Where's the hope?

Are you asking for a way to help or a way to feel better?

As an artist making work about the climate and the environment, the most frequent question I get asked in interviews is, ‘Where’s the hope?’ Usually it comes at the end of the interview - after diving into a thicket of scary and intense stories about the changing planet, the interviewer takes a breath, and in a lighter tone of voice says, ‘So what can we be optimistic about?’ or ‘Are there signs of hope?’ 

I appreciate the impulse to end in an upbeat way. It’s a staple of the climate communications genre that you end on a positive note, with a call to action. There’s a broad agreement among climate scientists that hope is more motivating than fear. 

This belief has held steady over the last few decades, despite a lack of conclusive evidence for it. In fact, a paper in Nature in 2017 entitled ‘Reassessing Emotion in Climate Change Communication’ (Chapman et al) found that there’s no single best way to talk about the crisis - depending on your audience, fear and alarm can be just as motivating as hope. (Or as David Wallace-Wells has it, ‘Any story that sticks is a good one.’)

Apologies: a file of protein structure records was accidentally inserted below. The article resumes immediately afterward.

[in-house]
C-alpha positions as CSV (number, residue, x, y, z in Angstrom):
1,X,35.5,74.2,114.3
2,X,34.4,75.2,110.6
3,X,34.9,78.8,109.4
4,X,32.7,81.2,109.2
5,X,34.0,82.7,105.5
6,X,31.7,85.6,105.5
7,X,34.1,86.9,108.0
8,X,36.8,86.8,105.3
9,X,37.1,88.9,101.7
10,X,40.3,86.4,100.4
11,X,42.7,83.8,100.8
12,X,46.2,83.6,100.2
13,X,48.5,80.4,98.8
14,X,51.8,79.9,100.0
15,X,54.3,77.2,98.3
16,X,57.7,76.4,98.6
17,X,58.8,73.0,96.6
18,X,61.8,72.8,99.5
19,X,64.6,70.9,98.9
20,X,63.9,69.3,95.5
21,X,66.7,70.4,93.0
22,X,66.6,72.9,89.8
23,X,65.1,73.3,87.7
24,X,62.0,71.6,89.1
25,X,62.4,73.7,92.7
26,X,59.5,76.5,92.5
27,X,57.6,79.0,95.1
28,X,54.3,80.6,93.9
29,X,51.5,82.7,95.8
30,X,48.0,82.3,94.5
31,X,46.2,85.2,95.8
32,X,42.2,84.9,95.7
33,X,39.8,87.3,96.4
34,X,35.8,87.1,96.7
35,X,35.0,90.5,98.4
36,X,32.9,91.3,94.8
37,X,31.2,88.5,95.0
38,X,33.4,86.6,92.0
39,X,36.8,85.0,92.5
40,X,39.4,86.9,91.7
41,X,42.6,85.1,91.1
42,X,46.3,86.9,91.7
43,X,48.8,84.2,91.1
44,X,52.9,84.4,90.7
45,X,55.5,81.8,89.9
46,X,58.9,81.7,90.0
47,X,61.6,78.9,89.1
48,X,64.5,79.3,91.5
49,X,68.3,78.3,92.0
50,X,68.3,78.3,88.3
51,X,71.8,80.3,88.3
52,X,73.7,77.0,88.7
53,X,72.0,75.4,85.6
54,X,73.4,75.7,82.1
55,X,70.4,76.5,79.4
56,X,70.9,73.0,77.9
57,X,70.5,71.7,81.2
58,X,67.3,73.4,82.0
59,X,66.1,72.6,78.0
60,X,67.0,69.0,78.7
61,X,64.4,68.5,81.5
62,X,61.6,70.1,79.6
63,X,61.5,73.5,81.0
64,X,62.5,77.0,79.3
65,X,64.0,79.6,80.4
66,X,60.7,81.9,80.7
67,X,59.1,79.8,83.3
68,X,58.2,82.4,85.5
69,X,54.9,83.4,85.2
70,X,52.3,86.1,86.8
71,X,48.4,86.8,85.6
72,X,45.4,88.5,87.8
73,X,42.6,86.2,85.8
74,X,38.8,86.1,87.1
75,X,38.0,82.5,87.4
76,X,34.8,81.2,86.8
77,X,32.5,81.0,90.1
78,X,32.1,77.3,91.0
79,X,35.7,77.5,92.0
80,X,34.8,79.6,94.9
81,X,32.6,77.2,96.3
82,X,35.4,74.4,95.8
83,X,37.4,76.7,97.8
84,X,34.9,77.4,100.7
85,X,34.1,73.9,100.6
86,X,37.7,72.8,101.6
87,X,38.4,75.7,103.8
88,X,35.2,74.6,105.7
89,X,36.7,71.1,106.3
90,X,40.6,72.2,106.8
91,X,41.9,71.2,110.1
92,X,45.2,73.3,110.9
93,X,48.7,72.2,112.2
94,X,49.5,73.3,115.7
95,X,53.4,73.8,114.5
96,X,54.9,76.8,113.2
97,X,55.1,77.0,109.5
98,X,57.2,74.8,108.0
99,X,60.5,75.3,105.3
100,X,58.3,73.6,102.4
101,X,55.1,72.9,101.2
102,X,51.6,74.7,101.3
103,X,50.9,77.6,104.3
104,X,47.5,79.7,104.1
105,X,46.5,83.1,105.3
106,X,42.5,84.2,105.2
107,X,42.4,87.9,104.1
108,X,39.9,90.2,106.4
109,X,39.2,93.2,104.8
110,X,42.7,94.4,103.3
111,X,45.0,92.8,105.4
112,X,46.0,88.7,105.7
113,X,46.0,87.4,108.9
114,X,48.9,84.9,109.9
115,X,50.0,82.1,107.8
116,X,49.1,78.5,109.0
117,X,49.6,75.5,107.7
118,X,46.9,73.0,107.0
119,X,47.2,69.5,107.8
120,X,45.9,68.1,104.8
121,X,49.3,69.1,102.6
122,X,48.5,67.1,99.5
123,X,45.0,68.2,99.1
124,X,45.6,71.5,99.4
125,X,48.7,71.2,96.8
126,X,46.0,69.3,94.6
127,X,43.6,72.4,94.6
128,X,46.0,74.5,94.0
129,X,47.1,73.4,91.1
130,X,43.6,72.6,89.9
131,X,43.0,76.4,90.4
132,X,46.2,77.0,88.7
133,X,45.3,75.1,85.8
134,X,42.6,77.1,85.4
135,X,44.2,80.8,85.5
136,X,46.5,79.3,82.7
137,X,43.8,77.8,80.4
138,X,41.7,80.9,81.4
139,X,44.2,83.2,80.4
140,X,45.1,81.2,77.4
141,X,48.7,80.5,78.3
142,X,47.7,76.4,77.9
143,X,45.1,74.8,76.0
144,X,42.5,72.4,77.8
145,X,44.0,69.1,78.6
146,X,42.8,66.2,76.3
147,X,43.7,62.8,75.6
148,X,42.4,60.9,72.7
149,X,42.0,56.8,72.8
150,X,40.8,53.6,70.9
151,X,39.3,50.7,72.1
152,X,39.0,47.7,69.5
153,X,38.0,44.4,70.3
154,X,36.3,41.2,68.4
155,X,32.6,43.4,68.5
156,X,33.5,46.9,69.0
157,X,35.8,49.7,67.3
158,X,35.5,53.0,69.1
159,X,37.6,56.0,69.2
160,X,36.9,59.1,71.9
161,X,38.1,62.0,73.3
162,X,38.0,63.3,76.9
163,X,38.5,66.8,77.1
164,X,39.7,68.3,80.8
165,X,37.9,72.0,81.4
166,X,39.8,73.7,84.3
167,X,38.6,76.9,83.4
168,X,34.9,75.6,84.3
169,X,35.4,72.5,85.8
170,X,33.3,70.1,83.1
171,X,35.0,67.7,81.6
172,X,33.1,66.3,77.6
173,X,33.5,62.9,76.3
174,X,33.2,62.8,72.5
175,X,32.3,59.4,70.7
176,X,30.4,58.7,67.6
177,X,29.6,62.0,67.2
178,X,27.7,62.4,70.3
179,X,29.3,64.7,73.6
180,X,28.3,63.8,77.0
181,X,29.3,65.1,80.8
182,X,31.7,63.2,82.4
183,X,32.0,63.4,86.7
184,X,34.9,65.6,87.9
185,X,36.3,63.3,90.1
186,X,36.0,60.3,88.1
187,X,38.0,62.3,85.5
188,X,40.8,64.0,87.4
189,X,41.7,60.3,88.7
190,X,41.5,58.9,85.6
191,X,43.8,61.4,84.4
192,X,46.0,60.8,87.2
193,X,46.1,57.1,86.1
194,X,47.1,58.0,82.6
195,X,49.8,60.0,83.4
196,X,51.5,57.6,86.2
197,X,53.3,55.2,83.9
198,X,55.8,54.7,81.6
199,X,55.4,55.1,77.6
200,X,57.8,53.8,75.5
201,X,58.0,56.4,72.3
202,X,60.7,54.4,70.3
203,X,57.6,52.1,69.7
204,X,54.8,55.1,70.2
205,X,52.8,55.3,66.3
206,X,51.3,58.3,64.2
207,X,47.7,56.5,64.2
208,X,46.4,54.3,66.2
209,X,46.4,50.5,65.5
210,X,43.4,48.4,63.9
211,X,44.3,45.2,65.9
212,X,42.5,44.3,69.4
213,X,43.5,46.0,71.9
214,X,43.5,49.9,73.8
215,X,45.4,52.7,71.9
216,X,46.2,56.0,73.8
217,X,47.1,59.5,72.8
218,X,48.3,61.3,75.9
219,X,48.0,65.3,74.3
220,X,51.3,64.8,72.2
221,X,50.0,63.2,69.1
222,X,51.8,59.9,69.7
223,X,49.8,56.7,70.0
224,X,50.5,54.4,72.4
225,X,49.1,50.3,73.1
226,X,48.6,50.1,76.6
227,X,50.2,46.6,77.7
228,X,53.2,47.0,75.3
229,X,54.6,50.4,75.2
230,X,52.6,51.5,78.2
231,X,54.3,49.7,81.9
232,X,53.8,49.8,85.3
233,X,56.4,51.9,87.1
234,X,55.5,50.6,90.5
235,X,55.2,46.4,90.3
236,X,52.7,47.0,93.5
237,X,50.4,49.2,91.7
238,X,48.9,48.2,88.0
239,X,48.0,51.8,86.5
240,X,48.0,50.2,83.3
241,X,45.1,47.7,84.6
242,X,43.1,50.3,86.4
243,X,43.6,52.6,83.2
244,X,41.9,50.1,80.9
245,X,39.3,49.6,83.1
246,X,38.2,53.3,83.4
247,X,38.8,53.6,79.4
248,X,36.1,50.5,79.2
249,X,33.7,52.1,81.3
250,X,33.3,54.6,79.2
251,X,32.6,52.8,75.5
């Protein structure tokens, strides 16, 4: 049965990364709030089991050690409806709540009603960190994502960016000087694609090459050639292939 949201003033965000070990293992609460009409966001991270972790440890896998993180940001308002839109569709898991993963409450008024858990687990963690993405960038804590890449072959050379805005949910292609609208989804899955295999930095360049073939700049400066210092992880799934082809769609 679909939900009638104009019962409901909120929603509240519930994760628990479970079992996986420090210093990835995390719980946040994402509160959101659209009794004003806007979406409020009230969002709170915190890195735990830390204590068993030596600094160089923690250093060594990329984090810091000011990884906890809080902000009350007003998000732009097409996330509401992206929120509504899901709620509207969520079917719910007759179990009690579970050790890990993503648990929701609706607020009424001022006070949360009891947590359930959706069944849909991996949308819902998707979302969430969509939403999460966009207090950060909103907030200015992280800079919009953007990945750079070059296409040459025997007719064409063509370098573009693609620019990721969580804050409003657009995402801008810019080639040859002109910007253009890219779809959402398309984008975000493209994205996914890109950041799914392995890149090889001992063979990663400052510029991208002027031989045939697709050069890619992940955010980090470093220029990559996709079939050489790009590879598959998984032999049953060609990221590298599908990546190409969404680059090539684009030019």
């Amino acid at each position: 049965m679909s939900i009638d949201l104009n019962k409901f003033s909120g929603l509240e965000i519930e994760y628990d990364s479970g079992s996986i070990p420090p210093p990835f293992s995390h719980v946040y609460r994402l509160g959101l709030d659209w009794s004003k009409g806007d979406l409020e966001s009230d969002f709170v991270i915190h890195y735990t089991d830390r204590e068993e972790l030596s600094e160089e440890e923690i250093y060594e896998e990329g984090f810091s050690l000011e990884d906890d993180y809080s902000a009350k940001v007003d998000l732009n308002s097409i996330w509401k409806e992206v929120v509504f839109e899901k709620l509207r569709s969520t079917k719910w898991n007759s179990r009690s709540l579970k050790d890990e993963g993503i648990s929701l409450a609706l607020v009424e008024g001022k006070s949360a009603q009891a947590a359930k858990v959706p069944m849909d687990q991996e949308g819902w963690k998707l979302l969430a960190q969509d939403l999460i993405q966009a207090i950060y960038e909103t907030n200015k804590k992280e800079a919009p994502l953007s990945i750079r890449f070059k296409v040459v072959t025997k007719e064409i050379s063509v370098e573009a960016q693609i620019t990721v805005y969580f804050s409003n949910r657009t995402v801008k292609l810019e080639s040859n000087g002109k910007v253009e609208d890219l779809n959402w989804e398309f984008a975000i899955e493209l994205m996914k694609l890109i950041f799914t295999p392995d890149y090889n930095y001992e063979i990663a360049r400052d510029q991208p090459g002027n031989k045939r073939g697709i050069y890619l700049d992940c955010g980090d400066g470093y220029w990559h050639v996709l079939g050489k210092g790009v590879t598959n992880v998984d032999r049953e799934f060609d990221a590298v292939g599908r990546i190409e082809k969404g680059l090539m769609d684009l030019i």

Nevertheless, in any science lecture, theatre show, documentary, essay or interview about the climate, we expect to be told the bad news, and then to close out with a cautiously optimistic finale, offering some suggestions for how we might turn things around. I should be used to it by now. 

But still, I never know what to say.


Sometimes I say, I feel optimistic when I focus my attention on the small and the local. Hope for me emerges when I work on a project that’s local, that’s close-to-hand, that involves a community, where I can see real and tangible change. 

It can be helpful to take your eye off the big picture and get to grips with what’s in front of you. We’re mentally better equipped to think and operate at small scales - less so to think about the entire world. It can be psychologically healthier for us to focus on what’s near to hand than to be continually plugged into global news.